by Risheng Li, Wen Sun, Longfei Xia, Zia U, Xubo Sun, Zhao Wang, Yujie Wang and Xu Deng
Molecules 2022, 27(22), 7980; https://doi.org/10.3390/molecules27227980 - 17 Nov 2022
Cited by 5 | Viewed by 1217
Abstract
Activated carbon can be applied to the treatment of wastewater loading with different types of pollutants. In this paper, a kind of activated carbon in granular form (GAC) was utilized to eliminate antibiotics from an aqueous solution, in which Tetracycline (TC), Thiamphenicol (THI), [...] Read more.
Activated carbon can be applied to the treatment of wastewater loading with different types of pollutants. In this paper, a kind of activated carbon in granular form (GAC) was utilized to eliminate antibiotics from an aqueous solution, in which Tetracycline (TC), Thiamphenicol (THI), and Sulfamethoxazole (SMZ) were selected as the testing pollutants. The specific surface area, total pore volume, and micropore volume of GAC were 1059.011 m2/g, 0.625 cm3/g, and 0.488 cm3/g, respectively. The sorption capacity of GAC towards TC, THI, and SMZ was evaluated based on the adsorption kinetics and isotherm. It was found that the pseudo-second-order kinetic model described the sorption of TC, THI, and SMZ on GAC better than the pseudo-first-order kinetic model. According to the Langmuir isotherm model, the maximum adsorption capacity of GAC towards TC, THI, and SMZ was calculated to be 17.02, 30.40, and 26.77 mg/g, respectively. Thermodynamic parameters of ΔG0, ΔS0, and ΔH0 were obtained, indicating that all the sorptions were spontaneous and exothermic in nature. These results provided a knowledge base on using activated carbon to remove TC, THI, and SMZ from water. Full article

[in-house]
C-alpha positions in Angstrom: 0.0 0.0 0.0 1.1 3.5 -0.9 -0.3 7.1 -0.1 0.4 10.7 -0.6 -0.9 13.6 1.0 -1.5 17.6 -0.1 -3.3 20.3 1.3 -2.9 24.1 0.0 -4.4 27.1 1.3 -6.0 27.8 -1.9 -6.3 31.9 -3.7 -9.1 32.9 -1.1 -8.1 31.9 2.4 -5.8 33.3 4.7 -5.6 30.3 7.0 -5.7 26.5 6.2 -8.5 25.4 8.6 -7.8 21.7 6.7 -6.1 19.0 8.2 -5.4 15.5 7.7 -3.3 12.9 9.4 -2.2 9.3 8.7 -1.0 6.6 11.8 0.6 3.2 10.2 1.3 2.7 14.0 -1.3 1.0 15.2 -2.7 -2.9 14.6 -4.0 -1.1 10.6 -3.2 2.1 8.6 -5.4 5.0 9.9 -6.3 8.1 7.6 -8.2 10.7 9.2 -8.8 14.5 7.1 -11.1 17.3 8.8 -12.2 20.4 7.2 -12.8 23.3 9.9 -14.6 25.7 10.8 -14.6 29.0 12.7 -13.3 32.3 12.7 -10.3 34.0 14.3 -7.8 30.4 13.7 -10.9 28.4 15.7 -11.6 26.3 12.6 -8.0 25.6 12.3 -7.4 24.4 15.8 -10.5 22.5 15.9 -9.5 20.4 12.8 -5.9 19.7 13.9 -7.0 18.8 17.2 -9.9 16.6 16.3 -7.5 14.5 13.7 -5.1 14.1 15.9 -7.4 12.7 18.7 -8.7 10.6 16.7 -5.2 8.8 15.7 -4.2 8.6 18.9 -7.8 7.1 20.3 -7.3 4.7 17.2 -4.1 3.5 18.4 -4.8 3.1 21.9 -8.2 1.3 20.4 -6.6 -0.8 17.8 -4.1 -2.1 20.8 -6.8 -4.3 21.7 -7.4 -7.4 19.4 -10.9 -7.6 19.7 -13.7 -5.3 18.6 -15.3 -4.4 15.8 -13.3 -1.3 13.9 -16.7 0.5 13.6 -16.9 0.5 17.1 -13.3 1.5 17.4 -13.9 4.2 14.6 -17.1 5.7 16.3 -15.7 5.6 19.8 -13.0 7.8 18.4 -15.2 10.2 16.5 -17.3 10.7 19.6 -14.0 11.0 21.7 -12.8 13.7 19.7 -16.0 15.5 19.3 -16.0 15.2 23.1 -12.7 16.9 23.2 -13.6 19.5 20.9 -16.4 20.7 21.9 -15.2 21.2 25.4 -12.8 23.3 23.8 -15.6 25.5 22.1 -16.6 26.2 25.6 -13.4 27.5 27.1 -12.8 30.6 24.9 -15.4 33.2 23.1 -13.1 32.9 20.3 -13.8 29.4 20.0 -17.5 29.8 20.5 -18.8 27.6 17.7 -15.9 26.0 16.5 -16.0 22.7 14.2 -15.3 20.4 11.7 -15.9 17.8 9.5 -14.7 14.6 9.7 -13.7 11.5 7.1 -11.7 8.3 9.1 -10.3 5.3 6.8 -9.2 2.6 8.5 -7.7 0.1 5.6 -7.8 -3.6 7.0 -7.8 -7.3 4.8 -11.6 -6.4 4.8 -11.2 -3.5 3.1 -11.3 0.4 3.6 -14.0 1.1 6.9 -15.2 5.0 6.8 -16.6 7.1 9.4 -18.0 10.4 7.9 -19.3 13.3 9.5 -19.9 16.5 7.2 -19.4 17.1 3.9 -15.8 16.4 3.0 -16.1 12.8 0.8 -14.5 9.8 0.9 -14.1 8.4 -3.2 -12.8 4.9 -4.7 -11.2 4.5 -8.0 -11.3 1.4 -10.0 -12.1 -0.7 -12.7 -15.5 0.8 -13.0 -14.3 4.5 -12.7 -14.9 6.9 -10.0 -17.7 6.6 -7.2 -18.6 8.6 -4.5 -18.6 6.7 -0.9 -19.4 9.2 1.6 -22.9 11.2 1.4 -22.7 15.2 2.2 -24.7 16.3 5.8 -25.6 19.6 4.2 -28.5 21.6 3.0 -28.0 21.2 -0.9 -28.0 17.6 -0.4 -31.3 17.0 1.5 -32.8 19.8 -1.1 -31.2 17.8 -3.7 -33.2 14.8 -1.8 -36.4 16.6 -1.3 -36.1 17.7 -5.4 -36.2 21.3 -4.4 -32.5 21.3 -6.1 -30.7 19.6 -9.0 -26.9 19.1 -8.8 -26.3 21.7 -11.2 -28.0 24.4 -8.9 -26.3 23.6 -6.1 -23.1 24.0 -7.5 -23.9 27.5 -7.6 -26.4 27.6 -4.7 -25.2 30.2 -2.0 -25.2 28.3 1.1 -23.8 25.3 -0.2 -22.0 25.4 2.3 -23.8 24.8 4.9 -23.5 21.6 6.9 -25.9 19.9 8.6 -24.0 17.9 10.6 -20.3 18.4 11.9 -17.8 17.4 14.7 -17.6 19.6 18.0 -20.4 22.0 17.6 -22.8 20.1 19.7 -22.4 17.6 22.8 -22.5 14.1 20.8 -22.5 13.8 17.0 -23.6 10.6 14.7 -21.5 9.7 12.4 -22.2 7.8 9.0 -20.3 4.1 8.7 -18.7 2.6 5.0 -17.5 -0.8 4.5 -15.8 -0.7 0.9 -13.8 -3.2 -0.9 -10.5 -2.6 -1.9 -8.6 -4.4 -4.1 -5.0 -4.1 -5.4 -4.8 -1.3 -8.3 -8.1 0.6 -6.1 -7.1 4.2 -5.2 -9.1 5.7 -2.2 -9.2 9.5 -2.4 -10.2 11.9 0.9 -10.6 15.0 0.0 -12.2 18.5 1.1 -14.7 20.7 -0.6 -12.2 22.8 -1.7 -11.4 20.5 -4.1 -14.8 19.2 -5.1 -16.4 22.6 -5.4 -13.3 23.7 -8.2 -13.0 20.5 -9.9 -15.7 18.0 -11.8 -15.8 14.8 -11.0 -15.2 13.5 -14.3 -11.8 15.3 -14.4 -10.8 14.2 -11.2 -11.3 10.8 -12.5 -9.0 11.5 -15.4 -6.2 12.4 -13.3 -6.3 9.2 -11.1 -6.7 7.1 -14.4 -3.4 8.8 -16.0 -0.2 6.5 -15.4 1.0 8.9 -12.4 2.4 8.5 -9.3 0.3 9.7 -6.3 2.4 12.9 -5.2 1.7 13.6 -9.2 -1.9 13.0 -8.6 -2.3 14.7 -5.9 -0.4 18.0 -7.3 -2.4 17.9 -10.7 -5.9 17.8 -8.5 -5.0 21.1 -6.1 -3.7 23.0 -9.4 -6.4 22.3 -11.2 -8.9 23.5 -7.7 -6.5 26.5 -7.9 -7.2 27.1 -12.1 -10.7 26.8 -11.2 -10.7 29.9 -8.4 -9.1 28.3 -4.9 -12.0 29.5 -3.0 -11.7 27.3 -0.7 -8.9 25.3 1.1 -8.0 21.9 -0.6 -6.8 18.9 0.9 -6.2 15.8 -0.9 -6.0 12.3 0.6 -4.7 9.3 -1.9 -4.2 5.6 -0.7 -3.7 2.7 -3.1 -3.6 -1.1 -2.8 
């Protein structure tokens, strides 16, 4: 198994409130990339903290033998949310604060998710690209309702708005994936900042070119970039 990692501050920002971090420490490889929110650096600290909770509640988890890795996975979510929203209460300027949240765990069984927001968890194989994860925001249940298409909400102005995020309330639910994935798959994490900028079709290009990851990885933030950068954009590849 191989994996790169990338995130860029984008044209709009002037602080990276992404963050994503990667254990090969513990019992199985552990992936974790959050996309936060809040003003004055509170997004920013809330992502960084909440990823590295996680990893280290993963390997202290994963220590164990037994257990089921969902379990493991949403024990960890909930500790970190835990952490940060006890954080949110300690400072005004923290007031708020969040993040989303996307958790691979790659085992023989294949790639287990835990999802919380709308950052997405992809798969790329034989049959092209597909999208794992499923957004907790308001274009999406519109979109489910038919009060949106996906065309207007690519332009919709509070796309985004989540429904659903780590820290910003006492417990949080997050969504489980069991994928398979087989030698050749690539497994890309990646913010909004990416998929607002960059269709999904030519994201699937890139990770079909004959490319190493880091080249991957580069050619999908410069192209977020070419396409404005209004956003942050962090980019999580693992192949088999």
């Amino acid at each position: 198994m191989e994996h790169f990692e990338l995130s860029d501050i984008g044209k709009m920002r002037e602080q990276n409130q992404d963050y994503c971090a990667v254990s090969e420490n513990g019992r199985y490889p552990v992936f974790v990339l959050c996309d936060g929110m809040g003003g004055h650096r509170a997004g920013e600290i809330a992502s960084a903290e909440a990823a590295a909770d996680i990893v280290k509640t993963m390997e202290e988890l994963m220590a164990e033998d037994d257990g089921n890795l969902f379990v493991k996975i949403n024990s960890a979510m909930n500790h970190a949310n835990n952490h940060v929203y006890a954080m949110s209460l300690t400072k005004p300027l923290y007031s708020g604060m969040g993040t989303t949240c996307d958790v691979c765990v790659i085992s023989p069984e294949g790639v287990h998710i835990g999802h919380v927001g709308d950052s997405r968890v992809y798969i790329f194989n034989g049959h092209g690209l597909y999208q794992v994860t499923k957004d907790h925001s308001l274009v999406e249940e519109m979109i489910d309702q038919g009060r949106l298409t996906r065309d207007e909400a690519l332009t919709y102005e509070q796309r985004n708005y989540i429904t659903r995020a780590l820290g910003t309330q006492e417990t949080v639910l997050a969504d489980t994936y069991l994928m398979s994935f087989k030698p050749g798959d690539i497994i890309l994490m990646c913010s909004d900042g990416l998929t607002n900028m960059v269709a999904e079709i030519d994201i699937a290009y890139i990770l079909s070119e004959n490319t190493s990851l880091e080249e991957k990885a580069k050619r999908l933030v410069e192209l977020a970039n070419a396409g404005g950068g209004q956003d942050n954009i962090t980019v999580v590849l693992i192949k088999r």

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41 pages, 12955 KiB  
Article
New Process for the Sulfonation of Algal/PEI Biosorbent for Enhancing Sr(II) Removal from Aqueous Solutions—Application to Seawater
by Mohammed F. Hamza, Eric Guibal, Khalid Althumayri, Thierry Vincent, Xiangbiao Yin, Yuezhou Wei and Wenlong Li
Molecules 2022, 27(20), 7128; https://doi.org/10.3390/molecules27207128 - 21 Oct 2022
Cited by 10 | Viewed by 1527
Abstract